Annalyn Censky, in a CNN Money Watch piece, Surging College Costs Price out the Middle Class, envisions that soon only rich people will become educated, leaving the middle class to be plumbers, electricians, carpenters and mechanics. I have never thought of craft workers as uneducated, but…
While this may be somewhat overstated, as a trend, it’s a fate we must address.
This conversation can become complex because of the different conceptualizations of what a university education represents. We need to move past the idea that a particular vision of the university experience should be available to everyone regardless of ability, interest, commitment or aspiration. But we must make sure that an affordable education is available to anyone who embodies these ideals.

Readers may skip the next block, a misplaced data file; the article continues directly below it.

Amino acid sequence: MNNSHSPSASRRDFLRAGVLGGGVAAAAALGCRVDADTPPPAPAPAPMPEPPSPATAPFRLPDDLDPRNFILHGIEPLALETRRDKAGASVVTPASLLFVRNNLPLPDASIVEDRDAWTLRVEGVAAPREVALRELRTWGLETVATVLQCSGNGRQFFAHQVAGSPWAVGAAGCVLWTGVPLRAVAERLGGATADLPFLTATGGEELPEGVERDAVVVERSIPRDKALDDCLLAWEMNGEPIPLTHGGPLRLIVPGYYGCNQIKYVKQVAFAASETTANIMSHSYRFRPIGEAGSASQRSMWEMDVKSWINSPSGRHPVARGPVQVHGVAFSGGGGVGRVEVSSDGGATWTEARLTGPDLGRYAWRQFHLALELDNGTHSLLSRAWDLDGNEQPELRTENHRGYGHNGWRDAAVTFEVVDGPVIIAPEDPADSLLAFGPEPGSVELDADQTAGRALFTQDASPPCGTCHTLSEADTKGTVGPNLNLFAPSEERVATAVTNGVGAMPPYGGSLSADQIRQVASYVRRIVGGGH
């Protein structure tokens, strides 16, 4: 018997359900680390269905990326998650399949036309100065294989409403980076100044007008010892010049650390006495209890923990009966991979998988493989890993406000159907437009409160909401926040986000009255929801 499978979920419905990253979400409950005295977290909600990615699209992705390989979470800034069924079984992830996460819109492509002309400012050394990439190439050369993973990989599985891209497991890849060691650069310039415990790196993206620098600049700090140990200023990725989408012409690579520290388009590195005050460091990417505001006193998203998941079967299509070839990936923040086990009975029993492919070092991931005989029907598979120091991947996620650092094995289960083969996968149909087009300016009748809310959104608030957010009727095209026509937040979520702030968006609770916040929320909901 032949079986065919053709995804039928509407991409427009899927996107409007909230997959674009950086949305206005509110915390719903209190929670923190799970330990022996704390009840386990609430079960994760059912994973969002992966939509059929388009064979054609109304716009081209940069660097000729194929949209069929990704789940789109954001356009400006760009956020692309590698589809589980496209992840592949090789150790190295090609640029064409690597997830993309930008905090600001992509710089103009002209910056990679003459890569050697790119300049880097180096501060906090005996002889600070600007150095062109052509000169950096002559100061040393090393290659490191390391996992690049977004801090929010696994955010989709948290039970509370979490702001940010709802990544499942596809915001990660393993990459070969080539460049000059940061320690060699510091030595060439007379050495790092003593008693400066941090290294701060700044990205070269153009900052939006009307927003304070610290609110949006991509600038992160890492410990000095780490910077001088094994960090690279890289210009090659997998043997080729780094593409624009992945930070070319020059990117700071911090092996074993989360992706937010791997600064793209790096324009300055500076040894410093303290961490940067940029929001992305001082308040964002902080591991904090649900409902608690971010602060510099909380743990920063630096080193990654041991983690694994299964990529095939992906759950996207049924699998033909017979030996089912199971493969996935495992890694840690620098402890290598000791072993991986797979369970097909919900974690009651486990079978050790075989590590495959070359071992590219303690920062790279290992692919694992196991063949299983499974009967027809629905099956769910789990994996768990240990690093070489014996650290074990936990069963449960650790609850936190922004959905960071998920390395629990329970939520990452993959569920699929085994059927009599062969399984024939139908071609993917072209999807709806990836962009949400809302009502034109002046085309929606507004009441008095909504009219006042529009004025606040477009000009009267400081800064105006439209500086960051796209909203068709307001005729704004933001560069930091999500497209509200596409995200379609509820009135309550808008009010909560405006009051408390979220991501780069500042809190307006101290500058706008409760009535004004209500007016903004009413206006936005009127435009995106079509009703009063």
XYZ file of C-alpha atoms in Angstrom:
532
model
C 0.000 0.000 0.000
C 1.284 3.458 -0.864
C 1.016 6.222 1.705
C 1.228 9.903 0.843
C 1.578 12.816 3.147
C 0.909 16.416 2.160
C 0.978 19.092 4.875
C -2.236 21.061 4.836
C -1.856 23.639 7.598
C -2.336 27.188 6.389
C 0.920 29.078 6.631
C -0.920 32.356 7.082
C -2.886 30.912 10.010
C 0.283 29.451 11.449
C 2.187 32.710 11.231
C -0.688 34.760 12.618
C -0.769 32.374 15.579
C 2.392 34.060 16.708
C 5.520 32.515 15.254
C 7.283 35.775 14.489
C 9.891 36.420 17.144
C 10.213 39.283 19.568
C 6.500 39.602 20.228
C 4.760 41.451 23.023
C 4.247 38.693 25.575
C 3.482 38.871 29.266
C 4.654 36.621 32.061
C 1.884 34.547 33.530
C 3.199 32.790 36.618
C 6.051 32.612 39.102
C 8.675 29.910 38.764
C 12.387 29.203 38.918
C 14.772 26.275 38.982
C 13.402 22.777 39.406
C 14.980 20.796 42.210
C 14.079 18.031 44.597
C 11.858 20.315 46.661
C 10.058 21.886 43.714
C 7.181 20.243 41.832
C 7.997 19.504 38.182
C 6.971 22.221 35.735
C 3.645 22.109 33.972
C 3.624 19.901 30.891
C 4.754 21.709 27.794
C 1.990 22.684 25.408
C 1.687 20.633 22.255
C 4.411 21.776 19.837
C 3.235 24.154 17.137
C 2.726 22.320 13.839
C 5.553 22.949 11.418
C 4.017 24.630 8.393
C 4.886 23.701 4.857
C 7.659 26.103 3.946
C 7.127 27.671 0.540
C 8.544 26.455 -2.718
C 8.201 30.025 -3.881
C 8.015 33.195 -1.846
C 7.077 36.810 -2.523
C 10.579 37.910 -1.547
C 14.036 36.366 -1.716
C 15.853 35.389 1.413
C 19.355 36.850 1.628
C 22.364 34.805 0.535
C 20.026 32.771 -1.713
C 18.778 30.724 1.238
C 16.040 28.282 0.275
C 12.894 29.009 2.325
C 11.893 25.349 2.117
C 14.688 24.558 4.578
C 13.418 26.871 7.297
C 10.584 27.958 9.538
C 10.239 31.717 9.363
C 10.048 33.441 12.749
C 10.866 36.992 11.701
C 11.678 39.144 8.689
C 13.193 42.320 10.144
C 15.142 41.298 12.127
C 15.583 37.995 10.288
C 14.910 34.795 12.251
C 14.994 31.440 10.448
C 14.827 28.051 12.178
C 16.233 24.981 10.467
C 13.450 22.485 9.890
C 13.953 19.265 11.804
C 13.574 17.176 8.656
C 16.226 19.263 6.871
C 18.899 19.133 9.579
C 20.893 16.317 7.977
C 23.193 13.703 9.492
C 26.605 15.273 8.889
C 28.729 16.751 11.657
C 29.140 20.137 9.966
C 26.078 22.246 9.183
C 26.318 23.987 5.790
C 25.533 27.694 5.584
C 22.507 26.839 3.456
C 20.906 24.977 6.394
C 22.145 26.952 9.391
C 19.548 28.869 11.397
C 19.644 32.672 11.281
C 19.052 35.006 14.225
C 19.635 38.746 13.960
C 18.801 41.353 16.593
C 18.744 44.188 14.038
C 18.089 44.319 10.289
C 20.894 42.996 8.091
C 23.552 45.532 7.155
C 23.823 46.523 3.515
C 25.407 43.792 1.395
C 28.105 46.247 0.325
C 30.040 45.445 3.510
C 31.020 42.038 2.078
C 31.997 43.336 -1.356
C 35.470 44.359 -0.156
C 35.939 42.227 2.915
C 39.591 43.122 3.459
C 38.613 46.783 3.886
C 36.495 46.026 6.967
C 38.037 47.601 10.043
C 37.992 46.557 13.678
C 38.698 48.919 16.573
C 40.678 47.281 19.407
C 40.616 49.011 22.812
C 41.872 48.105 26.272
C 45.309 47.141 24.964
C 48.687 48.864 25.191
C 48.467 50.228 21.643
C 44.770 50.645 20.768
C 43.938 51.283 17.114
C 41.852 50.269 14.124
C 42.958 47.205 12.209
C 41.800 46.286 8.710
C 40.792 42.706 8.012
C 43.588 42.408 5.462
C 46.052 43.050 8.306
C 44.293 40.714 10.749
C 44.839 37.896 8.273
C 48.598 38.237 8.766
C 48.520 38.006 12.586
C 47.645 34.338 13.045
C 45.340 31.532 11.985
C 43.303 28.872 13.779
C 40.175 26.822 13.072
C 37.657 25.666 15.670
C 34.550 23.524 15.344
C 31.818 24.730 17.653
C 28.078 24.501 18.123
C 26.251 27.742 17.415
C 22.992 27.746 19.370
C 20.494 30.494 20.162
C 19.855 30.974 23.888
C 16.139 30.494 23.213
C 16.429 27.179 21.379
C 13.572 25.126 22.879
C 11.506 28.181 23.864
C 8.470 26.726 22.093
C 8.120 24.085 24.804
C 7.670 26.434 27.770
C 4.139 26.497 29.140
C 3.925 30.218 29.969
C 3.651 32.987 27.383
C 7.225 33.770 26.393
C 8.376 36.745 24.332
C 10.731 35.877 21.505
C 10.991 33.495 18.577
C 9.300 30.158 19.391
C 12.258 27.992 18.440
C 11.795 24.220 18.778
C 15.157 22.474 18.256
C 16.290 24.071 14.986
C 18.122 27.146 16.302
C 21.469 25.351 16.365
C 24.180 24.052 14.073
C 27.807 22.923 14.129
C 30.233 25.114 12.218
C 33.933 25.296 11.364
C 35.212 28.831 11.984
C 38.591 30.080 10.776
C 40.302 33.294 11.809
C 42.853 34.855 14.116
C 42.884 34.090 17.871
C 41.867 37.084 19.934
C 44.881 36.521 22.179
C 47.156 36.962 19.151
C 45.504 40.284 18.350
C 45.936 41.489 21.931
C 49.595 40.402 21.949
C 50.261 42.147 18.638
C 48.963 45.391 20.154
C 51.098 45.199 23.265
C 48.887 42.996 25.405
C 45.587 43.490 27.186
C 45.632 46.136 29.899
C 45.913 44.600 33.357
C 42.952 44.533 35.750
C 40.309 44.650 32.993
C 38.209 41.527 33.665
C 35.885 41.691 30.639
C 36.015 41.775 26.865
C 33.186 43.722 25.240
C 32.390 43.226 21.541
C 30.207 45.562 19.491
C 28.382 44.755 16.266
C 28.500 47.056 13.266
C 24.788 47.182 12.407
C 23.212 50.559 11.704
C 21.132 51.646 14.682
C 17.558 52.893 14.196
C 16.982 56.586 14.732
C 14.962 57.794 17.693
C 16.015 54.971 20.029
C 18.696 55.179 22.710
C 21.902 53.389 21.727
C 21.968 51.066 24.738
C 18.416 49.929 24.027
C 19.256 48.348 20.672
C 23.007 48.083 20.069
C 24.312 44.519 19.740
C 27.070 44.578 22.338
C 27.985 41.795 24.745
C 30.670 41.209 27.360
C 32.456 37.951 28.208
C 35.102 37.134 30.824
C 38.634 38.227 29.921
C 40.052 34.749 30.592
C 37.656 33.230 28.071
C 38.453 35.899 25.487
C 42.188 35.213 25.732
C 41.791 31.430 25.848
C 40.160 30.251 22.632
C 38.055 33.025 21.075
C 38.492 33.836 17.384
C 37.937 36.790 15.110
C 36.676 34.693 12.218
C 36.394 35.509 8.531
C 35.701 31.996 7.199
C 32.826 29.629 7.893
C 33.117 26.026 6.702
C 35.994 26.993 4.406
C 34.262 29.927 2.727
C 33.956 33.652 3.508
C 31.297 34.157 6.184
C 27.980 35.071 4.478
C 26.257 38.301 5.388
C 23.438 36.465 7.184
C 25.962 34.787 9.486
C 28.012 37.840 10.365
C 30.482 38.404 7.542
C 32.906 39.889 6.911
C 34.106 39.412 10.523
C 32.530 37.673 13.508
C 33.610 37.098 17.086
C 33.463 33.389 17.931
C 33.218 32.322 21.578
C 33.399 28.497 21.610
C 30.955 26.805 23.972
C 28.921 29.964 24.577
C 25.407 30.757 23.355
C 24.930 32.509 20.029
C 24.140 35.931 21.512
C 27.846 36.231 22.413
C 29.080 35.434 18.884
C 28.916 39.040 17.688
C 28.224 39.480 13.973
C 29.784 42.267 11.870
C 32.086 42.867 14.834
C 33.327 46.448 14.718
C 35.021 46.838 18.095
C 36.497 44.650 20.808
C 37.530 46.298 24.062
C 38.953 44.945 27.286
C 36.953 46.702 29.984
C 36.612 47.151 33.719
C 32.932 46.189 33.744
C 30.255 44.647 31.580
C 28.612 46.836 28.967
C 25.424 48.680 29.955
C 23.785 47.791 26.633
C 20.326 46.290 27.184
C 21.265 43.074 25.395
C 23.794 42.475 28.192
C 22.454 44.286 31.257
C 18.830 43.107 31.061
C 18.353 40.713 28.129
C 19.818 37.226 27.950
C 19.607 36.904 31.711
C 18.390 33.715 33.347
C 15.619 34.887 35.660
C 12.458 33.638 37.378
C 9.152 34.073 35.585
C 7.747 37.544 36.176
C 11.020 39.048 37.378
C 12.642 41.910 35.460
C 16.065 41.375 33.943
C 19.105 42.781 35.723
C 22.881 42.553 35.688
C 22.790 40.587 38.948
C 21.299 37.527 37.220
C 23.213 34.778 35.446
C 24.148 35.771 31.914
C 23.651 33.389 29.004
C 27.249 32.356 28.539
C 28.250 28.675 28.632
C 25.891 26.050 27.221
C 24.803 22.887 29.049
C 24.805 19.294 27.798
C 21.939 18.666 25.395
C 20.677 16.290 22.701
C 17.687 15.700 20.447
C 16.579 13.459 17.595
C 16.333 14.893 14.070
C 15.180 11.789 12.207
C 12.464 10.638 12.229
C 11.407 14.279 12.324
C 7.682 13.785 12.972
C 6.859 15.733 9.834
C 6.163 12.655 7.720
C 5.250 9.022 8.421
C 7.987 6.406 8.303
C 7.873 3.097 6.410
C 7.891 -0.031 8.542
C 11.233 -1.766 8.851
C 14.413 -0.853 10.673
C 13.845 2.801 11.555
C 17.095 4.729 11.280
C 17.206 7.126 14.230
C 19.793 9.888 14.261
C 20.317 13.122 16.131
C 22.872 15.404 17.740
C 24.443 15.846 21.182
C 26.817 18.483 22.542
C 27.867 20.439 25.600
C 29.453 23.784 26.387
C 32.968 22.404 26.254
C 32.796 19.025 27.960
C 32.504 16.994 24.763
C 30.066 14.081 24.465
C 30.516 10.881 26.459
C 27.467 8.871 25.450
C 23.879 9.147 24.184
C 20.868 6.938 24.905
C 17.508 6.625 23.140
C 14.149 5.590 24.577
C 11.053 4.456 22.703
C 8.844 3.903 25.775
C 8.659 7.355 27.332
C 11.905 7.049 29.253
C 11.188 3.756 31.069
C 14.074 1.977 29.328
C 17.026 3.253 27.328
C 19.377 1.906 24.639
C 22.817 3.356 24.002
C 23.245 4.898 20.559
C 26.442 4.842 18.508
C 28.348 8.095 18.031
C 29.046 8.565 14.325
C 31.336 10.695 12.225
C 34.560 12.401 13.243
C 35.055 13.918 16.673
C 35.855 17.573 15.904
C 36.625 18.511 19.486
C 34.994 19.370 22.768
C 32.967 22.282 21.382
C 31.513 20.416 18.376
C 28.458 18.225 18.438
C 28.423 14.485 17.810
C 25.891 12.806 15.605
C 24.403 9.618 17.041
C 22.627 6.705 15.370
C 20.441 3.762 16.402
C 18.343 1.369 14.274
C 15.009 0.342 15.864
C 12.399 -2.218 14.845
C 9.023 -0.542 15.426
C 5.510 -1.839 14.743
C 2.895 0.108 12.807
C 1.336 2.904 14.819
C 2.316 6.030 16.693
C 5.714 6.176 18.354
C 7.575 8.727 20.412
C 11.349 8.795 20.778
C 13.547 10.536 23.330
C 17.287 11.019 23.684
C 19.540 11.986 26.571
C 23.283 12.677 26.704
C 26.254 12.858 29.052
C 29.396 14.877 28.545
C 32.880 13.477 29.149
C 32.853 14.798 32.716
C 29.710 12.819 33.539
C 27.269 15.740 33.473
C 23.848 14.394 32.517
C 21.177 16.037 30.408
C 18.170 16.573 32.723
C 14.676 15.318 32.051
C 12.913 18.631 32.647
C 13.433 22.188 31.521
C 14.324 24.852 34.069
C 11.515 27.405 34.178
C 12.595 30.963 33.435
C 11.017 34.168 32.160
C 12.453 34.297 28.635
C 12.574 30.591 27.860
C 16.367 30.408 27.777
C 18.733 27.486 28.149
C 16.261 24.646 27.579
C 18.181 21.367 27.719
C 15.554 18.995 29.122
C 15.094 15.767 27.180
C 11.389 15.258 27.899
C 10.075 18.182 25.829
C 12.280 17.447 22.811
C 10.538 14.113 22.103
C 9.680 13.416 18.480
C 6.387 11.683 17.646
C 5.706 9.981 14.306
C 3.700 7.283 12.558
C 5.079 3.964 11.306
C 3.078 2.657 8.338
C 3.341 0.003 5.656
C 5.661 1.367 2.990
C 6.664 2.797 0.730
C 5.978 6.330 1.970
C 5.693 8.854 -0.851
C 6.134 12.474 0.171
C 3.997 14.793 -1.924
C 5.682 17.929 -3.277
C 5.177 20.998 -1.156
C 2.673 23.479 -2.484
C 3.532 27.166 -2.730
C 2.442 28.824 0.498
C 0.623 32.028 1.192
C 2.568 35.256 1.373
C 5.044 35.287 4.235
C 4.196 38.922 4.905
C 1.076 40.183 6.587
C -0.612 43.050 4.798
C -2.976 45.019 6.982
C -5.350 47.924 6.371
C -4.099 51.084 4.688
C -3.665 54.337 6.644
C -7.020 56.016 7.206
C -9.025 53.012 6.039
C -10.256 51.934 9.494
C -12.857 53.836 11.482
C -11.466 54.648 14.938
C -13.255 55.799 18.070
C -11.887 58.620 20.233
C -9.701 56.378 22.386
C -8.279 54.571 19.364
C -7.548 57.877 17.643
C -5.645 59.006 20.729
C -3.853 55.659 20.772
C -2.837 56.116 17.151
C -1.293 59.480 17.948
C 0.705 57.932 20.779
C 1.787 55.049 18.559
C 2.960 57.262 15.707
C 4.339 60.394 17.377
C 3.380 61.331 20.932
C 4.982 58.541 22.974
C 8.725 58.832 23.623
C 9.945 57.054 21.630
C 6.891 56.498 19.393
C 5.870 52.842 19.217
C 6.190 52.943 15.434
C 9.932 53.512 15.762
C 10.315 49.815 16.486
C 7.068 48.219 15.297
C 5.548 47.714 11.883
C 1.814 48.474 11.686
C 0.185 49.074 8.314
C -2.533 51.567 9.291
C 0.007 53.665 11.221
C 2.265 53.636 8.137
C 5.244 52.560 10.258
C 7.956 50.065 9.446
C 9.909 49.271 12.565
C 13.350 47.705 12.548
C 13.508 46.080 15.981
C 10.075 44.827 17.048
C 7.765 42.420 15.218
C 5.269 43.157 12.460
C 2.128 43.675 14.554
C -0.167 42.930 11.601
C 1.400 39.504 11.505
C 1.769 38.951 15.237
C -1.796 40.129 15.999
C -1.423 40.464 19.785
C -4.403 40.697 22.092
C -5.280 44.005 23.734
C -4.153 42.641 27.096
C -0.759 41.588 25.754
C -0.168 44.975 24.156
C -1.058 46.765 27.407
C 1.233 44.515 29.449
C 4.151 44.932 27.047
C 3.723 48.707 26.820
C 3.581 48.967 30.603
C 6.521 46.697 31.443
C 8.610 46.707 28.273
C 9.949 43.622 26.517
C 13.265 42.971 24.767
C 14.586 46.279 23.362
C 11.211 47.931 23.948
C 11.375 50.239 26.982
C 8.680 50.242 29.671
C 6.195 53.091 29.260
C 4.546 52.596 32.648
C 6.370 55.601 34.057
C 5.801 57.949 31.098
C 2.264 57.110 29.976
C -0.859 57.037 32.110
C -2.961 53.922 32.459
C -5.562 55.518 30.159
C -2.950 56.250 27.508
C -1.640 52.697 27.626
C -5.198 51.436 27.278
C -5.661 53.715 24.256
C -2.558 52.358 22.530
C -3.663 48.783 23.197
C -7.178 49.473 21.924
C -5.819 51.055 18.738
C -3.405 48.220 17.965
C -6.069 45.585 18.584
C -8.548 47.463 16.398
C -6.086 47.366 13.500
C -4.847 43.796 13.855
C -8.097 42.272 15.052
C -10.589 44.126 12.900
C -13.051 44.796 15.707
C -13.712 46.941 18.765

Is a college degree a dying entitlement? According to the statistics in Censky’s piece income has been relatively flat since 1988, but the cost of an education has increased more than 120%, and while there are no figures for debt load in 1988, today the average undergraduate leaves with a burden of more than $23,000. This level of financial commitment on the part of students would normally argue against the entitlement concept. But we must understand the different roles a school plays.